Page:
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The Gift of Great Teaching

By President Thomas E. Cronin

Teachers matter, and inspirational teachers can profoundly influence us. Such teachers give us a splendid sense not only of who they are, but more important, of who we are, and who we might become.

Exceptional teachers not only "know their stuff" and have a passion for learning, they also say and do things that unlock our energies, imaginations, and creative impulses.

Memorable teachers are enthusiastic about their subjects and teach with a joy and intensity that are often contagious. Time and again, former students recall their best teachers as those whose special quality was their robust enthusiasm for what they taught. What touches our hearts is a professor's personal devotion not only to Plato, Shake-speare, Beethoven, Joyce or genetics but also to learning and searching for understanding.

Great teachers "bring their subject home." They are somehow able to relate abstract ideas and theories to the realities of everyday life. They often understand, as Jefferson did, that a liberal education is a training ground for citizenship, a means to acquire discernment, judgment, and tolerance and learn the arts of civility and self-governance.

Great teachers may not be able to inject courage into students as a physician injects a vaccine into a patient, but they can explain the critical role courage plays in scientific, artistic, and public policy breakthroughs.

Our best teachers convince us that the greatest mistake one can make is to be afraid of making mistakes. They encourage us to learn from mistakes, overcome the fear of failing, and avoid the paralysis of perfectionism. Sometimes they share their own fears and failures and how they moved beyond them.

The best teachers often are demanding — the type we learned to appreciate years later. They teach up, not down. They convince us we can work a lot harder and be more disciplined and that we should always be trying. They challenge us to question conventional wisdom and especially to confront our own prejudices.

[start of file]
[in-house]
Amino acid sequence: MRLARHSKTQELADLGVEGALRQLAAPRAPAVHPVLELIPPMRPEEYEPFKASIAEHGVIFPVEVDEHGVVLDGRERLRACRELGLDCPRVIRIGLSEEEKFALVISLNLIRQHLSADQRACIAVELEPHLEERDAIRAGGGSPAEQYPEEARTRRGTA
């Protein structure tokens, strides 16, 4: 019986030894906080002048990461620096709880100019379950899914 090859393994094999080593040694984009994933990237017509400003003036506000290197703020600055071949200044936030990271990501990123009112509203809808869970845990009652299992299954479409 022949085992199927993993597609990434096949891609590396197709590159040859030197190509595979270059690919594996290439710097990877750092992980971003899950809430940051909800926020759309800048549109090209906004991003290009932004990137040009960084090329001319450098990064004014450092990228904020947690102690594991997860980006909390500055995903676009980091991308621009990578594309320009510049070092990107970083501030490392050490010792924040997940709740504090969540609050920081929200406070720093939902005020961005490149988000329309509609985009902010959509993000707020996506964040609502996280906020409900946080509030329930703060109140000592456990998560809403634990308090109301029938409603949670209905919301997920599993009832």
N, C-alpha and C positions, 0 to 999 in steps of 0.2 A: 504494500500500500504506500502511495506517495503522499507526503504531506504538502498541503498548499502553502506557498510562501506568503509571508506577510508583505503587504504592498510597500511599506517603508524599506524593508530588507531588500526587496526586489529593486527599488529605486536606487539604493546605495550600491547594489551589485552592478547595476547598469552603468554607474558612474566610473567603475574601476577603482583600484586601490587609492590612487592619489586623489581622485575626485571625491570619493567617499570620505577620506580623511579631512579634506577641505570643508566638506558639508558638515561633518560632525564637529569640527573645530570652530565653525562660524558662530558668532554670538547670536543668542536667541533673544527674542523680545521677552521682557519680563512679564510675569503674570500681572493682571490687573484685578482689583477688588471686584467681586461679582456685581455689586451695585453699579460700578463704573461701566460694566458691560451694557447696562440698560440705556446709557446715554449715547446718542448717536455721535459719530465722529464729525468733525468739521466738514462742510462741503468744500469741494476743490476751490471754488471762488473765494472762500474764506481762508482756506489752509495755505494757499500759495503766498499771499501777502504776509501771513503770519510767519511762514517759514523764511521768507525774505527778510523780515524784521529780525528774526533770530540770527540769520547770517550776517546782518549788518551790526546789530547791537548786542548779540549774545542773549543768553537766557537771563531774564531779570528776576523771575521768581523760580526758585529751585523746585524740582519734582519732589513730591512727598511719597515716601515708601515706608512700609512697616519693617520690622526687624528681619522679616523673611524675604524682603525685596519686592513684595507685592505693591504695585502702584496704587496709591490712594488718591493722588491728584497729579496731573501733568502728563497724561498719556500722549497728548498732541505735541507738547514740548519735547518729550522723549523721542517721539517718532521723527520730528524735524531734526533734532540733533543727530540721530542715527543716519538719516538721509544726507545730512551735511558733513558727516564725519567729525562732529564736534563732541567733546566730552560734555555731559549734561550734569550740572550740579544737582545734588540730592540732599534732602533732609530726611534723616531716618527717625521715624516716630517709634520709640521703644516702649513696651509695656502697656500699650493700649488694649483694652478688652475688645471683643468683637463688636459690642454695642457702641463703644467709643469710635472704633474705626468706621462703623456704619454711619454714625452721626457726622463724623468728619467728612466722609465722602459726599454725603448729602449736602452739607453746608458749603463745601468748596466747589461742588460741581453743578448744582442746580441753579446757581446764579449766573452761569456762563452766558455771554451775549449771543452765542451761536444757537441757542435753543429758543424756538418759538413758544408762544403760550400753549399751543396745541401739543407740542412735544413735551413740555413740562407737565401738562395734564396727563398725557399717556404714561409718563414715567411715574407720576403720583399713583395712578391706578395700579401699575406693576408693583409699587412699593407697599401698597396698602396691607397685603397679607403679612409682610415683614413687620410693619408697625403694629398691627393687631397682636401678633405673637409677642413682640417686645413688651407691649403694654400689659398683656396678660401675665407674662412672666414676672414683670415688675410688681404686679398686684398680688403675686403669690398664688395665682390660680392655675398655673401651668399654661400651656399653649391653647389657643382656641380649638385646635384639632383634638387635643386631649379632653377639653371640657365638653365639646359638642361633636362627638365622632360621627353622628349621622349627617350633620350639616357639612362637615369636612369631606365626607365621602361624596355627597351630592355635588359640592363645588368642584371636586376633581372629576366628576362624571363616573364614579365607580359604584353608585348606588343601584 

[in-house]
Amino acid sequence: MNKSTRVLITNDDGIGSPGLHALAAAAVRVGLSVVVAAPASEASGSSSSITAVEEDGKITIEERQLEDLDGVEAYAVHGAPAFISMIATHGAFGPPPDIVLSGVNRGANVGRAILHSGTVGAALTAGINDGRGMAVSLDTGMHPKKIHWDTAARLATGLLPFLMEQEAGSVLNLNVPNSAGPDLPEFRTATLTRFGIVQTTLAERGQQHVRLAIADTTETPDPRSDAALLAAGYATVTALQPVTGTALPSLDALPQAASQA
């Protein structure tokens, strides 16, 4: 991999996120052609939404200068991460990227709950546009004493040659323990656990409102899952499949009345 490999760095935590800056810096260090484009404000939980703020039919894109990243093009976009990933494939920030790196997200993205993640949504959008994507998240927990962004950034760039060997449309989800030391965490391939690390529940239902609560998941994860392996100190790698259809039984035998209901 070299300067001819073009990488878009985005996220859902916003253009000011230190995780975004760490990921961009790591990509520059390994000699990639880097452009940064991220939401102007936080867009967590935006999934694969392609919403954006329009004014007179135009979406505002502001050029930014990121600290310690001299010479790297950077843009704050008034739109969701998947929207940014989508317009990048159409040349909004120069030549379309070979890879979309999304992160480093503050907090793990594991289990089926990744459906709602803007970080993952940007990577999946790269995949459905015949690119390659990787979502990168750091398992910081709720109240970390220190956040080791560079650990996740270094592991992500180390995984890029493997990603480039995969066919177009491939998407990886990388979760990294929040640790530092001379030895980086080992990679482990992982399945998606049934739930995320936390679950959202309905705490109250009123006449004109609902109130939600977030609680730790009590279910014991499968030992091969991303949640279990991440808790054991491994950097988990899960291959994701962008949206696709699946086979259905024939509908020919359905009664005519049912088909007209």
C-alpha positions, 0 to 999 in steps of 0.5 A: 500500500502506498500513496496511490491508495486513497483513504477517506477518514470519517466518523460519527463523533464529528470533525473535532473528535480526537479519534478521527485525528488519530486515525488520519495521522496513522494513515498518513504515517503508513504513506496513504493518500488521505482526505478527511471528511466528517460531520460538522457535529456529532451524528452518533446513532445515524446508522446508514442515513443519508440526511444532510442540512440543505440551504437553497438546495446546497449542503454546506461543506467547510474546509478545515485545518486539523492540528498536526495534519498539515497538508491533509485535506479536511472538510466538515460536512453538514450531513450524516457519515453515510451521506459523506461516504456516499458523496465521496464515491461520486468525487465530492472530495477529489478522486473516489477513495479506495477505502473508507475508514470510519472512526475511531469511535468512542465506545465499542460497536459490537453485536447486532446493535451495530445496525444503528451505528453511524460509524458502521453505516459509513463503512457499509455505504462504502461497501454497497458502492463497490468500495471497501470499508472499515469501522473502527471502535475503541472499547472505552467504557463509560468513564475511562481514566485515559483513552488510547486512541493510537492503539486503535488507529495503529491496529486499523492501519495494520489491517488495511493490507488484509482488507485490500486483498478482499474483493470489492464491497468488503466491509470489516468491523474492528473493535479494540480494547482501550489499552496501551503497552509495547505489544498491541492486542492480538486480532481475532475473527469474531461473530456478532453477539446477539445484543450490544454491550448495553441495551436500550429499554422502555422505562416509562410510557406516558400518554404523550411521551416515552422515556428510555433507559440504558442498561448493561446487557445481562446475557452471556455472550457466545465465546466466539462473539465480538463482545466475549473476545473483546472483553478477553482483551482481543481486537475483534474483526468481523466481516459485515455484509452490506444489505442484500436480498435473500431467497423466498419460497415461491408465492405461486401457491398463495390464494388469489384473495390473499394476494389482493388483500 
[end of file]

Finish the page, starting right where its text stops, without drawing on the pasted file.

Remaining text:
Gifted teachers not only talk to us, they listen to us. They are willing to make time to offer advice and make suggestions. Part of the magic of great teaching comes from the simple reality that implicitly, if not explicitly, excellent teachers let us know that they have high expectations for us.

Many students are waiting for someone to light a fire under them. "When people don't know what harbor they are headed for, any wind will do," goes an old sailing adage. This is where a demanding, challenging teacher or adviser can make a huge difference. A great teacher grabs us, motivates us, and by lectures, discussions, questions, assignments, feedback, and force of personal-ity challenges us to discover ideas, opportunities, and fields about which we can get excited.

One student once told me he had just had a superb teacher, and I asked why he was so impressed with this particular learning experience. The student replied:

"Because she stretched us. She pushed us in this direction and that. . . . She used to say, gently, ‘Have you thought about this idea? Have you considered this possibility?' But never with a sense of embarrassing you. Yet always trying to get you to think and grow and learn."

Gifted teachers make us see both new and old concepts in a fresh light, fresh way, fresh context. They are constantly raising questions and emphasizing that asking the right questions is often more important than having the answers. They ask about what is worth knowing. They encourage us to reason, to be skeptical, and to challenge simplicity and be open to complexity.

The best liberal arts colleges are dedicated, above all, to the encouragement of learning and teaching excellence. The genius of Whitman College over the years has been its gifted faculty who have taken a keen interest in students and who have made a lasting difference in the lives of these students.

Dr. Stephen B. L. Penrose, Whitman College's legendary third president, aptly noted that the measure of the successful professor is not popularity, "but rather the stirring of pupils' minds and the awakening of that intellectual curiosity and wonder and reverence which mark the genuine scholar."

Finding, strengthening, and rewarding gifted professors remains today, as it was a hundred years ago, the highest responsibility for those of us who have the privilege of leading Whitman College.

This Whitman magazine celebrates 15 influential, long-time, former Whitman College professors who were especially noted for gifted teaching. This is hardly an exhaustive or definitive list of great professors, but rather an illustrative group fondly recalled by former students asked to write about such teachers. Please let us know, by letter, fax, or email, about your stories of memorable Whitman teachers, coaches, and advisers. And please join us in thanking both former and current Whitman professors who so often have gone "above and beyond" in their dedication to Whitman College students.

Tom Cronin

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